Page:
Ghana is exploring a nuclear energy programme in its power mix strategy, as it strives to become a major net exporter of energy in the West Africa sub region, the country’s deputy energy minister has said.
Alhaji Inusah Fuseini said the government has targeted the utilisation of nuclear power to supply adequate, reliable and affordable electricity for the sustainable development within the sub-region.
The intervention is geared towards increasing the total installation capacity of electricity generation in the country, currently at 2000 megawatts, to 5000 megawatts by 2015.
To meet the target, Fuseini speaking at a five-day international conference in Accra on “Cooperation and Networking for Nuclear Power Programme in Africa” on Monday, said the government would also leverage on the use of its available energy sources such as gas, large scale hydro and the renewable.
“In the long term, particularly 10 years and beyond, our energy needs are expected to far exceed the above set target as our commercial and industrial activities increase,” he said.
The conference is organised under the auspices of the International Atomic Energy Agency (IAEA) and the African Regional (AFRA) in collaboration with the Ghana Atomic Energy Commission (GAEC). It is aimed at strengthening collaboration and networking among member countries in order to maximize the use of available African infrastructure and expertise in nuclear power and related fields.
Fuseini said the utilisation of nuclear power involves careful planning to address major issues such as financing, siting, safety and human resource development.
Currently, he said, within the energy ministry, a nuclear power unit had been set up in collaboration with GAEC to deal with issues associated with the planning and implementation of the nuclear power programme.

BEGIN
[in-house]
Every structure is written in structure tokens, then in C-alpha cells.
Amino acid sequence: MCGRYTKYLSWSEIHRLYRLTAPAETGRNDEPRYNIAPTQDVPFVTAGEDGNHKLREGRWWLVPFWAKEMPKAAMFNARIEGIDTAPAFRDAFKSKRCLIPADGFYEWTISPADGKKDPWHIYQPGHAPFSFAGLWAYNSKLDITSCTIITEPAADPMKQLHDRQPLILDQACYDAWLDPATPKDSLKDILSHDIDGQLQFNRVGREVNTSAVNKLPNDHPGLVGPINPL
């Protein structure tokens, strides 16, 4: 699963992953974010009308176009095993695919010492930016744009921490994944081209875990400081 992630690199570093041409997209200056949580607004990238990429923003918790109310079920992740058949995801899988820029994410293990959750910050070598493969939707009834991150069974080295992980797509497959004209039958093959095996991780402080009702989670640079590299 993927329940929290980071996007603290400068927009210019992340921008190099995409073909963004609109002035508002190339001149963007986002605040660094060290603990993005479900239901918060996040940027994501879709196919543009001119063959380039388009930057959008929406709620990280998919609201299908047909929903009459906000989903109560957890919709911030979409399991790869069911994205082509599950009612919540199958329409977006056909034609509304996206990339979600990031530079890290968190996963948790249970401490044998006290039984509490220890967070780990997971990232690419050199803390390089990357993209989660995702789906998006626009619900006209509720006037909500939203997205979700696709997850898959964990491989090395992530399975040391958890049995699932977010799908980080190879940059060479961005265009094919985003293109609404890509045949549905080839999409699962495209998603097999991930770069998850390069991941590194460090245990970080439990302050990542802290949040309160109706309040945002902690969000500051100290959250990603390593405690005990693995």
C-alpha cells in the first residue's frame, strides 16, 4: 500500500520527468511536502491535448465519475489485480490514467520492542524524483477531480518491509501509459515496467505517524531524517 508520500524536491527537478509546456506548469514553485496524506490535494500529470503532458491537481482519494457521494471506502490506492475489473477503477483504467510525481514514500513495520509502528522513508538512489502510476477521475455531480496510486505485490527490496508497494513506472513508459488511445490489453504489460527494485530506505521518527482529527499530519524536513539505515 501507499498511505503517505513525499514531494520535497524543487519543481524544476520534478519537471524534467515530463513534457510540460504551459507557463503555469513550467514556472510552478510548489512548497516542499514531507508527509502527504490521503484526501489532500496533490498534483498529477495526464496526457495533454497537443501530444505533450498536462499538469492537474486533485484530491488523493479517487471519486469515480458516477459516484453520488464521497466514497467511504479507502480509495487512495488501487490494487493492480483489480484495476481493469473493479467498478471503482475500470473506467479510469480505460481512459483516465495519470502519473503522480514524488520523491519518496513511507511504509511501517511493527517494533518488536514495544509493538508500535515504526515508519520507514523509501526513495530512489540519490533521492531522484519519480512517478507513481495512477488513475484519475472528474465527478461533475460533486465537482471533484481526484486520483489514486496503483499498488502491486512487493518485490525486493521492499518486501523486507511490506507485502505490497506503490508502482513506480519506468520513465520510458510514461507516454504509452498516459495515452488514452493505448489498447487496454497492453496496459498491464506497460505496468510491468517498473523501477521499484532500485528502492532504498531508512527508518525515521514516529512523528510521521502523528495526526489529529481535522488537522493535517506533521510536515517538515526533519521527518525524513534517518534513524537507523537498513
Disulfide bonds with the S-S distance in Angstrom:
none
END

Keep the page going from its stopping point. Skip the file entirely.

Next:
The ministry is also taking steps to establish and inaugurate Nuclear Energy Programme Implementation Organisation (NEPIO) that will coordinate the activities of all stakeholder institutions involved with the planning of the nuclear power project as recommended by the IAEA.
The Ghana Atomic Energy Commission deputy director, Dr Kwame Aboh noted that nuclear power reactors construction worldwide had been on the increase. He said a total of 67 reactors were under construction, most of which are centered in Asia.
Opponents of nuclear power over the years have focused on and expressed concerns on the deficiencies in areas such as the inadequate human resource base, environmental safety and high construction cost of nuclear power plants.
But Aboh said Africa, in the era of competing development needs could overcome most of the concerns if it ensured better coordination and development of the required high level nuclear power personnel through appropriate educational programmes.
Dr Vincent Nkong-Njock of the IAEA stressed the need for political and technical leadership in the development of nuclear power and the importance of sustaining cooperation and networking among African member countries to harmonise inter-country nuclear power programmes.